New Street was once dominated by the Gothic stylings of Barry and Pugin. Chris Upton looks at one of the finest buildings we ever had.
The history of Birmingham is littered with lost buildings. Even the most cursory of lists would encompass the Church of the Messiah, the Old Reference Library, the Exchange and the original New Street Station.
But one building stands head and shoulders above them all, if not in height, then in the reputation of its architect and beauty of its interior. The former King Edward’s School building dominated the lower part of New Street for 100 years, and still lives in the memory of Old Edwardians even today.
A new exhibition currently running at King Edward’s in Edgbaston draws on all those fond memories, together with photographs and documents from the rich archives of the school, to present the story of the New Street premises and the move out to the leafy suburbs in the 1930s.
Although the exhibition is temporary, the school hopes to keep many of the elements of it for the longer term.
King Edward’s had been a fixture on New Street from the time the school was first founded in the middle of the 16th century, changing its overcoat from a Tudor hall to an early 18th-century one as the years passed.
By the 1820s, however, even that most recent rebuilding was showing its age, and the ravages of Birmingham’s industrial air. A local architect declared its life expectancy to be about seven years. It was time to rebuild yet again.
The governors of King Edward’s had rather more to spend on school building than the councillors of Sandwell. They considered even a move to a new site, but resistance from the town put a stop to that idea, at least in the 19th century. The Birmingham Free Grammar School Act, squeezed through Parliament, sanctioned borrowing and expenditure of £30,000 on a new school on the ancient site, and so the planning began in 1833.
The architect selected for the new building was Charles Barry, who had recently competed for, and lost, the commission for Birmingham Town Hall. At one end of New Street, then, Barry was able to demonstrate what the town had turned down at the other end. It was to be, not the tried-and-trusted classical temple, but a building in the new Neo-Gothic style.
And in choosing something in the late Gothic idiom, Barry was cleverly pointing backwards to the school’s Tudor origins, when Perpendicular Gothic ruled the roost.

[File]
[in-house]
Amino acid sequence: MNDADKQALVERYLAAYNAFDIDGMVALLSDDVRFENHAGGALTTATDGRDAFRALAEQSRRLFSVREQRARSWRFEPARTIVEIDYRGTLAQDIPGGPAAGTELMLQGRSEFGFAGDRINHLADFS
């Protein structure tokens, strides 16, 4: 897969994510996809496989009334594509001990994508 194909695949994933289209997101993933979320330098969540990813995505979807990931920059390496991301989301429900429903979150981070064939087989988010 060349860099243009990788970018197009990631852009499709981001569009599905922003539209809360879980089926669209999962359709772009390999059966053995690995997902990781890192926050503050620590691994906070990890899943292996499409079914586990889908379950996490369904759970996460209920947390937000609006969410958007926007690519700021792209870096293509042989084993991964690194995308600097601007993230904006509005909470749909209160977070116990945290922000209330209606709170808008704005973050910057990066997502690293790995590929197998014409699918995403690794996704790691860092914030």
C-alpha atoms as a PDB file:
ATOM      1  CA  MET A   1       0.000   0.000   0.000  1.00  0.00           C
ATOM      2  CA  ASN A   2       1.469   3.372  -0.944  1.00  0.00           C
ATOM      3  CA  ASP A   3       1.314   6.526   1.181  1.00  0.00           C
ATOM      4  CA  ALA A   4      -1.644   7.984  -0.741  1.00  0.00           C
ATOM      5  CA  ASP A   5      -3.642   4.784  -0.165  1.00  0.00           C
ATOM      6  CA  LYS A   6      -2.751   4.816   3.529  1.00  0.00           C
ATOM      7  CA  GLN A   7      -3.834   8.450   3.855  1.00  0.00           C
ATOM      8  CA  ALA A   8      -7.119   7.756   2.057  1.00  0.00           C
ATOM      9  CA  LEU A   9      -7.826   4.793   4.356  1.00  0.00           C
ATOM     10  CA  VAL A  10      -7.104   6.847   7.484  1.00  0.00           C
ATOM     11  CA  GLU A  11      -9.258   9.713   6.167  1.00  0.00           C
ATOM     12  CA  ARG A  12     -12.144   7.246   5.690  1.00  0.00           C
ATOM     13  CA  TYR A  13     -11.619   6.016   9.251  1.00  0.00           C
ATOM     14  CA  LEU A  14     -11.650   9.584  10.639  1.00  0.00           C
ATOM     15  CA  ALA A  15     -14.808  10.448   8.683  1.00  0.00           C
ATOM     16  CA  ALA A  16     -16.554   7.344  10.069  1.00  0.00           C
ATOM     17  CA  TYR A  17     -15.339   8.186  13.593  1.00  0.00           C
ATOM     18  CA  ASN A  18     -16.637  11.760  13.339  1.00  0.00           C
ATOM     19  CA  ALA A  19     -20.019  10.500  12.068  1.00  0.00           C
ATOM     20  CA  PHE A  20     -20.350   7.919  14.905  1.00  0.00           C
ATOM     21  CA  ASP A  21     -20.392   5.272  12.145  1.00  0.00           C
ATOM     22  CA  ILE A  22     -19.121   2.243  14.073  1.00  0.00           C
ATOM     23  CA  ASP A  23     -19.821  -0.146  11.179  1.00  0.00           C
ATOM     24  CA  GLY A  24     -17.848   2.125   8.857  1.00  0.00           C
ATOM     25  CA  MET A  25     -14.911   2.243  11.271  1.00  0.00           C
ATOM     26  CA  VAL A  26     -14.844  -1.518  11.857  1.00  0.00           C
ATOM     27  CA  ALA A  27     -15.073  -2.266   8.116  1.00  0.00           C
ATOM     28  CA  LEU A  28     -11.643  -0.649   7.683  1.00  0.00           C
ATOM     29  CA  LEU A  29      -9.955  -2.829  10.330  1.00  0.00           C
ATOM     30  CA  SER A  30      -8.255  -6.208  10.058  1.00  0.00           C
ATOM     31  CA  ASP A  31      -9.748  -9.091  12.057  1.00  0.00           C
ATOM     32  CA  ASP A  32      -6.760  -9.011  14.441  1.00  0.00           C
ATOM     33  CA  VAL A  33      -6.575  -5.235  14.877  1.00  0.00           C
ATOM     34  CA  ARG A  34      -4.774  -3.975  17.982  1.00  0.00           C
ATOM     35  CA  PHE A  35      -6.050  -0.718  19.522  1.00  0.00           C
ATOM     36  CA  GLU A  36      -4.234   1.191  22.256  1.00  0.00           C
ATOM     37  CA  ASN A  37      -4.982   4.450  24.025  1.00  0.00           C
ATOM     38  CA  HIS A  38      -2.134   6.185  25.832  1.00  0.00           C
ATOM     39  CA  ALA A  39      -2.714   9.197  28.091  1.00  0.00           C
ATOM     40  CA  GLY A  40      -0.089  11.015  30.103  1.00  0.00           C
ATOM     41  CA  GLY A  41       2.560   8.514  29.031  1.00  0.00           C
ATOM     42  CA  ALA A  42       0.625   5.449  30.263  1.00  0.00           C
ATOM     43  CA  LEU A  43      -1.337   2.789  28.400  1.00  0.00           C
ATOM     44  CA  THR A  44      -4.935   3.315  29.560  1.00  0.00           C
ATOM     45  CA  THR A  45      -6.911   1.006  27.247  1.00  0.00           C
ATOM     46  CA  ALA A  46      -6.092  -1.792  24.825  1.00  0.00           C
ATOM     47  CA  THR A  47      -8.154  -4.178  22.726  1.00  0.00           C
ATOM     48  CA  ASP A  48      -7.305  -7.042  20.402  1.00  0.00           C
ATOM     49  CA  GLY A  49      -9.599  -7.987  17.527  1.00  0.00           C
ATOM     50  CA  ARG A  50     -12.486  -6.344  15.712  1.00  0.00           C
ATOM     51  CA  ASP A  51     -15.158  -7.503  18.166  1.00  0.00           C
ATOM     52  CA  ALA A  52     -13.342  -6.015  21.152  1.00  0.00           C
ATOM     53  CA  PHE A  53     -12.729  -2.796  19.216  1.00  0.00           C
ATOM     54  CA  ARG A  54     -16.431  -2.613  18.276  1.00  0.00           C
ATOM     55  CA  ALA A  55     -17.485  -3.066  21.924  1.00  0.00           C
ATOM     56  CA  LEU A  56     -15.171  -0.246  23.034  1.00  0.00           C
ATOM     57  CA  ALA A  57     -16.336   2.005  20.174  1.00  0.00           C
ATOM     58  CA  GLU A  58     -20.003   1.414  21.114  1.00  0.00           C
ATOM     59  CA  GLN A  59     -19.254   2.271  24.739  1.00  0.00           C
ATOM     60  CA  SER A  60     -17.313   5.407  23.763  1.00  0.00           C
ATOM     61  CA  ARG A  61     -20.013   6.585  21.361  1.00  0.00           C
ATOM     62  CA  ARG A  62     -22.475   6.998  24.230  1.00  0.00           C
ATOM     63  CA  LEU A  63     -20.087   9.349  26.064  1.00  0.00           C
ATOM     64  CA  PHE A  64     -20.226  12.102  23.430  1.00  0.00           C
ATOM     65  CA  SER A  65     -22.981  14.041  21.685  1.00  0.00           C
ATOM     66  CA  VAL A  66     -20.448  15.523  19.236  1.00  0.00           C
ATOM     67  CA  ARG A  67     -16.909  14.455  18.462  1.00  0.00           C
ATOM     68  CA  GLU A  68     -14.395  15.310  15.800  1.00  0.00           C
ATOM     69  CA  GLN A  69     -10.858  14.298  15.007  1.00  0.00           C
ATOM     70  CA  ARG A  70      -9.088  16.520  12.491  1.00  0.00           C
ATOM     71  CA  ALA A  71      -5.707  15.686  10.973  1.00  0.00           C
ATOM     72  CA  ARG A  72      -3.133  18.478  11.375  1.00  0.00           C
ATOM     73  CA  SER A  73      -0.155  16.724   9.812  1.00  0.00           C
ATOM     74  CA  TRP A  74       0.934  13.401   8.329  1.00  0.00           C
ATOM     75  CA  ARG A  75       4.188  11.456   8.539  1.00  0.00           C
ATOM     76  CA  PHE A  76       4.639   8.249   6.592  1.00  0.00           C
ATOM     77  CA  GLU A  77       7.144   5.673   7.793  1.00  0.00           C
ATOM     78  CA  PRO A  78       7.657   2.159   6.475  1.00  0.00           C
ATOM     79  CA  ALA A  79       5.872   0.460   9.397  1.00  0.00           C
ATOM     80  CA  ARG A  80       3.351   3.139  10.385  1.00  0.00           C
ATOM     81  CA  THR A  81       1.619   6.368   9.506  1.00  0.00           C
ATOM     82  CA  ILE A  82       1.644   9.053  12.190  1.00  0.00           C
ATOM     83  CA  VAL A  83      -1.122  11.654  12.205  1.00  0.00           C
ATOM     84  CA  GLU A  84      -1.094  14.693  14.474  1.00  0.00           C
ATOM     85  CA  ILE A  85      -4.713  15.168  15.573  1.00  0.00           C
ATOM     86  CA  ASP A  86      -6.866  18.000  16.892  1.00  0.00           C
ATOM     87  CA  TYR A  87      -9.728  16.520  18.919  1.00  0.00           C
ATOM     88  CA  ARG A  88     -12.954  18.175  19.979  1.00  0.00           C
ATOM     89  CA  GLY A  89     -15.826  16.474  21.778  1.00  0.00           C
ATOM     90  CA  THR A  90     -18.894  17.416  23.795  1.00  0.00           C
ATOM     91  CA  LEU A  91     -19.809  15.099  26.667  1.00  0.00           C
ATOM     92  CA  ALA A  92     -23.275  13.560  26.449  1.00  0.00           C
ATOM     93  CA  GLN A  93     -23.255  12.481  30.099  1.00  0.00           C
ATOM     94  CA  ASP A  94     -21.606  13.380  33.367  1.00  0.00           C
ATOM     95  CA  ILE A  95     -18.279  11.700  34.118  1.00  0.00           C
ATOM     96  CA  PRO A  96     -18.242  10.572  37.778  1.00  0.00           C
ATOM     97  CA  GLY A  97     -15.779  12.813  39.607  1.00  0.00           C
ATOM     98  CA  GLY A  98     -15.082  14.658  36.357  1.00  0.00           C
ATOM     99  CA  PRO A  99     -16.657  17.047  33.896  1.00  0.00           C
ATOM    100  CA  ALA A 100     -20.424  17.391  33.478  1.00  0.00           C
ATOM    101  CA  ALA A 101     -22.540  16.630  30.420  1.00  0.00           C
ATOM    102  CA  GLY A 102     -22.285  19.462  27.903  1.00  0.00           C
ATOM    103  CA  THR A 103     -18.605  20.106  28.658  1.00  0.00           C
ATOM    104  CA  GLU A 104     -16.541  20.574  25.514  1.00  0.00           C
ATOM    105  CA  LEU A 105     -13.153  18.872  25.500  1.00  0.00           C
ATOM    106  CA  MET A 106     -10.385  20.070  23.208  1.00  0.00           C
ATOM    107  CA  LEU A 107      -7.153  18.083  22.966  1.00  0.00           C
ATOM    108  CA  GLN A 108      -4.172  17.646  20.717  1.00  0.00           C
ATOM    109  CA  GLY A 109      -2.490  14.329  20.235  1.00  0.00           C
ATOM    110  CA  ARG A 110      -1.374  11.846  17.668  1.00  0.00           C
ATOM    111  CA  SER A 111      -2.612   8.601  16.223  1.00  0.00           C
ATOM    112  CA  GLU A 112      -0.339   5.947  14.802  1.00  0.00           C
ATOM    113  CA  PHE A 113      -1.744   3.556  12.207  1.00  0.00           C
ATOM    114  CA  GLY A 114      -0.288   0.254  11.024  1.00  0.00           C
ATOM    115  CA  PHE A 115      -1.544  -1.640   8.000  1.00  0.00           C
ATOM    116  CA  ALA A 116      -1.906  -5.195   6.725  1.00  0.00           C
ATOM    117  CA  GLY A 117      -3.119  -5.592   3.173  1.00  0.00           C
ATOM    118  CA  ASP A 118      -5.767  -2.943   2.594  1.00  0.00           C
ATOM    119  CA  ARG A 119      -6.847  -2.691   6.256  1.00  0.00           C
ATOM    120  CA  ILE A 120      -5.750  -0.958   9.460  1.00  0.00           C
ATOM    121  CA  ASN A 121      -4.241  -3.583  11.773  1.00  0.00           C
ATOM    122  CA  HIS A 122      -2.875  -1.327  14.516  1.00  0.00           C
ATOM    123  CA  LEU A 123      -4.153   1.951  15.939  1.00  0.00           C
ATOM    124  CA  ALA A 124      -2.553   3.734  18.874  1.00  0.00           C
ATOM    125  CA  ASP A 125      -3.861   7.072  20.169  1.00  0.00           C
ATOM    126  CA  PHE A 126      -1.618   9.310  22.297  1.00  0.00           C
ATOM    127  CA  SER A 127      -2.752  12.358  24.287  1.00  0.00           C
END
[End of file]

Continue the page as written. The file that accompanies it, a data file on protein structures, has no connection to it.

Barry’s design organised King Edward’s around two inner courtyards. At one end of the frontage stood the headmaster’s house, and at the other the house of the second master, their bay windows affording lofty views over New Street. Between the two, on the first floor, lay the schoolroom itself (known as Big School) and the library, linked by a traceried “upper corridor”.
If Charles Barry’s contribution was great, so was that of the man Barry appointed to design the fixtures and fittings. Augustus Welby Pugin shared Barry’s enthusiasm for the High Gothic, and only added to the church-like atmosphere of the interior. Pugin designed the chief master’s chair – more like an archbishop’s throne than a chair – which stood at one end of Big School. In great Gothic letters the chair spoke the word “Sapientia”, both an invocation to learning on the part of the pupils and an endorsement of any message the headmaster chose to expound from its heights.
And thus, on the opening of the new school in 1838, King Edward’s had at last a building to match its time-honoured history and reputation. For Charles Barry and Augustus Pugin it was the first step of a partnership that would lead to an even weightier collaboration, the rebuilding of the Houses of Parliament after the great fire of 1834.
If there was one snag in Barry’s building, it was its position. Hallowed cloisters and reverential quiet were luxuries Victorian Birmingham afforded it for long. To a degree this was self-inflicted, for when the governors leased King Edward’s land at the rear of the school to the London & Birmingham Railway Company they were signing the building’s death warrant. Smoke and steam would soon be enveloping its walls, and Latin verbs drowned out by the 9.15 from Euston.
A century later – almost exactly a century after Barry’s school opened – it was coming down, and King Edward’s was moving out to a greener and more tranquil location on Edgbaston Park Road.
The current exhibition recalls those momentous years – the 1830s and 1930s – when, in many ways, King Edward’s came of age.
There is one further remarkable connection between the two eras and the two schools. The exhibition is being held in what is called the school chapel, though it could hardly contain half of today’s pupils. And the chapel itself is none other than the upper corridor of Barry’s magnificent building. Pulled down in 1936, the upper corridor was carefully dismantled and labelled, and, once the war was over, reassembled on the new site in the early 1950s.
There, at the far end of the chapel, stands “Sapientia” too, as exalted and dramatic as when it was first deployed in Big School.
So one of greatest of Birmingham’s lost buildings turns out to be not entirely lost after all.